Some protocols call for measuring the total radical-trapping antioxidant parameter of plasma (TRAP). Although α-tocopherol only contributes 5%-10% to TRAP, this parameter appears to be the best surrogate marker for clinical improvement [Schuelke et al 1999]. Discontinuation of vitamin E supplementation, even temporarily, leads to a drop in plasma vitamin E concentration within two to three days and to a prolonged drop in TRAP, even after reinitiating vitamin E supplementation [Kohlschütter et al 1997, Schuelke et al 2000b].
Reduced vitamin E levels are associated with low fertility and embryo resorption in mice [Traber & Manor 2012] and α-tocopherol transfer protein is highly expressed in the human placenta [Müller-Schmehl et al 2004]; therefore, it is advisable to keep vitamin E levels in the high normal range during pregnancy.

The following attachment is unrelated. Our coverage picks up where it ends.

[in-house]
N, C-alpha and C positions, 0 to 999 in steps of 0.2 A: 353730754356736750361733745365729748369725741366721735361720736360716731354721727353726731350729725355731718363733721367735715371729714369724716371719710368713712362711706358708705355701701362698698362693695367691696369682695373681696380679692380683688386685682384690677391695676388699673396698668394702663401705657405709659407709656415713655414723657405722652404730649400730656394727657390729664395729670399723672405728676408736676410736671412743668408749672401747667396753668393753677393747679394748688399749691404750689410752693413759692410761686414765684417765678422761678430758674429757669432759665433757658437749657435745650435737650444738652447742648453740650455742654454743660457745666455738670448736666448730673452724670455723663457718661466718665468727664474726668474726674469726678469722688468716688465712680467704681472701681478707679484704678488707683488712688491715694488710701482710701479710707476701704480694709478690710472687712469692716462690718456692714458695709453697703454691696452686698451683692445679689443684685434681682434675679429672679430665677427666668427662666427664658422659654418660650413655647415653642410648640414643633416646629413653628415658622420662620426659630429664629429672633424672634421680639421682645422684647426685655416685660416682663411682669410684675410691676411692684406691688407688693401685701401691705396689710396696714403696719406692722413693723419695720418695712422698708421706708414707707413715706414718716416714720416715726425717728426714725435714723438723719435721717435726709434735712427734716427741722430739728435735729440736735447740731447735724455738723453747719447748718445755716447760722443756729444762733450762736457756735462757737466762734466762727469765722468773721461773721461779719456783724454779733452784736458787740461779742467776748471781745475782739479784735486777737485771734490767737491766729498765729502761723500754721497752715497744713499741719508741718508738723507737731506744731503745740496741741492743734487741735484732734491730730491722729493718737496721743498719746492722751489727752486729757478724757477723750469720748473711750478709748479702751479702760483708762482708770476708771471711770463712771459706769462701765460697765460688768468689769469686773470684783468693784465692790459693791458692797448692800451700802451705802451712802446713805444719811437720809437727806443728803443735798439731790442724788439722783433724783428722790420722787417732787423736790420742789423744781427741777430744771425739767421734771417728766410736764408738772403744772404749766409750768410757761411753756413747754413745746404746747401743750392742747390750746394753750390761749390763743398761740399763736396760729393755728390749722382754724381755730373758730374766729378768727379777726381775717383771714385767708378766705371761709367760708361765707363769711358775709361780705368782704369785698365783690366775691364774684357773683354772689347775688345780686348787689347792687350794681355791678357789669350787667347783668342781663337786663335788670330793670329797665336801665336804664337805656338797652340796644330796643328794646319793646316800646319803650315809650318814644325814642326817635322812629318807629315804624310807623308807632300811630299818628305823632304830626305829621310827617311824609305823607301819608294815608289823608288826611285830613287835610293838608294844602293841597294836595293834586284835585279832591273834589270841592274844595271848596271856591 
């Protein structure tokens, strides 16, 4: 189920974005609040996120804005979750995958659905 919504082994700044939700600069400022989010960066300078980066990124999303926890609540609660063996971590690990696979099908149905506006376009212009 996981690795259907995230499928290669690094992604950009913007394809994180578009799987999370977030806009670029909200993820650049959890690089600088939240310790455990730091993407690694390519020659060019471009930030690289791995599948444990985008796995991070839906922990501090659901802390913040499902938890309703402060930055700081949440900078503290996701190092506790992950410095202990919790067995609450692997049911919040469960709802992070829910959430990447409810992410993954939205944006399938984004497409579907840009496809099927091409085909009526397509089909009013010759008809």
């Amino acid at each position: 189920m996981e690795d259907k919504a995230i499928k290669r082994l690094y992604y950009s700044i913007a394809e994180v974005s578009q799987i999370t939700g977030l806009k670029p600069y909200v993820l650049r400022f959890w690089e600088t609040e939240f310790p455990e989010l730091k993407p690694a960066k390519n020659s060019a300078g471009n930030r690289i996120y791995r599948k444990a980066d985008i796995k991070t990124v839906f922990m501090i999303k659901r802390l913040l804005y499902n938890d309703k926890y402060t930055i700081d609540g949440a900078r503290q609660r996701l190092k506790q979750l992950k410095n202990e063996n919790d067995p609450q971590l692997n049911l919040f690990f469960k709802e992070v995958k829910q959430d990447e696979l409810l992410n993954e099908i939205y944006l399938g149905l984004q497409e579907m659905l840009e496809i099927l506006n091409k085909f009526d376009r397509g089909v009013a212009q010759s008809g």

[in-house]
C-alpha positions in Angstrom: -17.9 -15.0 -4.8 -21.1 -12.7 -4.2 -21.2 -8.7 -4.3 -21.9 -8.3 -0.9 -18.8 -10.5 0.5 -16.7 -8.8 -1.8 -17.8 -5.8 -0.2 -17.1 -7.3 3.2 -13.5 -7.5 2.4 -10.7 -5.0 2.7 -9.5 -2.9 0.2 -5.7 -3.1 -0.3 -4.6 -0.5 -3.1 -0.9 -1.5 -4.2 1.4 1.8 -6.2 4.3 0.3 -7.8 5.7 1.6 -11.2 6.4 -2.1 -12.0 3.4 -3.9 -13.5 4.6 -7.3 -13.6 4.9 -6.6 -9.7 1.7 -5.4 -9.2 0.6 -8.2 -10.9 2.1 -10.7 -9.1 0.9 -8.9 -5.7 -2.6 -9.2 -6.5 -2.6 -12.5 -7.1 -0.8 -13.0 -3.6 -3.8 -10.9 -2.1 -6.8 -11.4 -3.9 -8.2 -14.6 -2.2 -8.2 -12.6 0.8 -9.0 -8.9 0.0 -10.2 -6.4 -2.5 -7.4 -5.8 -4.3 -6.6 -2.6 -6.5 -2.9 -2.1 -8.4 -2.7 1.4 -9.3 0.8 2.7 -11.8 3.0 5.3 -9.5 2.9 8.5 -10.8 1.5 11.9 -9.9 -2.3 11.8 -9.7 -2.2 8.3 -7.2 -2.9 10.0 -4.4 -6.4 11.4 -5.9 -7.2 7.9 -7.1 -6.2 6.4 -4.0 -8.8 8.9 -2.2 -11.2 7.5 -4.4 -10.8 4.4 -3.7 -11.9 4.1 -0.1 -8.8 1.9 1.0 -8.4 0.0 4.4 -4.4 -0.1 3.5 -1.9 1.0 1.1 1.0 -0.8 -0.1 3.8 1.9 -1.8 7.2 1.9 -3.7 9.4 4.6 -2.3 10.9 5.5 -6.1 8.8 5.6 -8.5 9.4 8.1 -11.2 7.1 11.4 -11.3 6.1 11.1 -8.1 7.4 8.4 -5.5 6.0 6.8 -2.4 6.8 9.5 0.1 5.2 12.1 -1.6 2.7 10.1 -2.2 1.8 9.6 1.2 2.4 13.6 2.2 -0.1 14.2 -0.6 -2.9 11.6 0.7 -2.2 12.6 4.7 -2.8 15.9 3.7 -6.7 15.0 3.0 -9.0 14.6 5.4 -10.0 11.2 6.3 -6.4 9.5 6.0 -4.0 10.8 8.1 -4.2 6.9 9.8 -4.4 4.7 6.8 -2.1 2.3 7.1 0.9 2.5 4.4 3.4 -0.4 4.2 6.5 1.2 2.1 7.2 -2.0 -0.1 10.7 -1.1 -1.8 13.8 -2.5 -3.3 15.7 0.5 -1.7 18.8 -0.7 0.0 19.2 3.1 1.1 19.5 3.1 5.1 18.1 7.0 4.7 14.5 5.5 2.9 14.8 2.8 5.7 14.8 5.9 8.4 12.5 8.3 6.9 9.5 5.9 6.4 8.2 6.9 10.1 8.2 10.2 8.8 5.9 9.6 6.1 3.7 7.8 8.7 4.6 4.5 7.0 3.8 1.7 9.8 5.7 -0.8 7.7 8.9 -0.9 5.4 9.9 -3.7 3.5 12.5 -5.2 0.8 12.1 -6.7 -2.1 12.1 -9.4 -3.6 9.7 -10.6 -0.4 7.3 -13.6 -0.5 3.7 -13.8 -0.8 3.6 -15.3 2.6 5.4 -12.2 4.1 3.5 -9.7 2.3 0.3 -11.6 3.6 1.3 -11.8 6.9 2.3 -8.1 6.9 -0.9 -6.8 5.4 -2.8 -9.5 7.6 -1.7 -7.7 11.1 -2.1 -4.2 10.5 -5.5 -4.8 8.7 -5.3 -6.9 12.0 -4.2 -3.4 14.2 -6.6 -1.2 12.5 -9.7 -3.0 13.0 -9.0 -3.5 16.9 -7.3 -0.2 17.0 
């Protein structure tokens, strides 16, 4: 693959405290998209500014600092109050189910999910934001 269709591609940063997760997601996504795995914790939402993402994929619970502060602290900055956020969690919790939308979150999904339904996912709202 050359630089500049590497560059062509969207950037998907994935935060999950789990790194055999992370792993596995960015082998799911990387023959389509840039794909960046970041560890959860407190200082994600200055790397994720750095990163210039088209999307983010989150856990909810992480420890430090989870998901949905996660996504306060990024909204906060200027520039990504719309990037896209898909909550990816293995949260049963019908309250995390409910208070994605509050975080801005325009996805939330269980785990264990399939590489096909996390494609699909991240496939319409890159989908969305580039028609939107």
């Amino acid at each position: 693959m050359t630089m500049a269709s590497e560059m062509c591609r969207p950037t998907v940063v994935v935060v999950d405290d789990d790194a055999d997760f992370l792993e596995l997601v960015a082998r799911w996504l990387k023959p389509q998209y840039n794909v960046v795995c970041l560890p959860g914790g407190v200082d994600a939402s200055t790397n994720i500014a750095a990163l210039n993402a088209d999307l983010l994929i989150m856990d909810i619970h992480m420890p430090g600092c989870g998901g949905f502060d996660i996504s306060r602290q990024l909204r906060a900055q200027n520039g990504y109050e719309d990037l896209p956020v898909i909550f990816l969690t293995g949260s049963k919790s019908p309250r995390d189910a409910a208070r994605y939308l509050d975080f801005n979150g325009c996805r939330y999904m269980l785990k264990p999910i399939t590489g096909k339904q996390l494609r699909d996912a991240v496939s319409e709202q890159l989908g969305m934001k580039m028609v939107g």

Predictive testing of at-risk family members. Because vitamin E treatment initiated in presymptomatic individuals can prevent the findings of AVED [Amiel et al 1995], predictive testing of at-risk family members (particularly younger sibs of the proband) is appropriate. See Management, Evaluation of Relatives at Risk for information on evaluating at-risk relatives for the purpose of early diagnosis and treatment.
Biochemical investigations of the in vitro capacity of αTPP to bind and to transfer α-tocopherol revealed a reduction in both functions for the p.Arg59Trp, p.Glu141Lys, and p.Arg221Trp pathogenic variants. In contrast, the pathogenic variants associated with the mild AVED phenotype (p.His101Gln, p.Ala120Thr) do not have a pronounced effect on αTPP in vitro function. It has been hypothesized that the pathology of these pathogenic variants may derive from other as-yet-unknown αTPP functions [Morley et al 2004]. Both types of pathogenic variants may impair the ability of αTPP to facilitate the secretion of vitamin E from cells where it remains trapped in lysosomes [Qian et al 2006]. On the other hand, binding of vitamin E to αTPP prevents its ubiquinylation and its subsequent proteolytic degradation through the proteasome [Thakur et al 2010].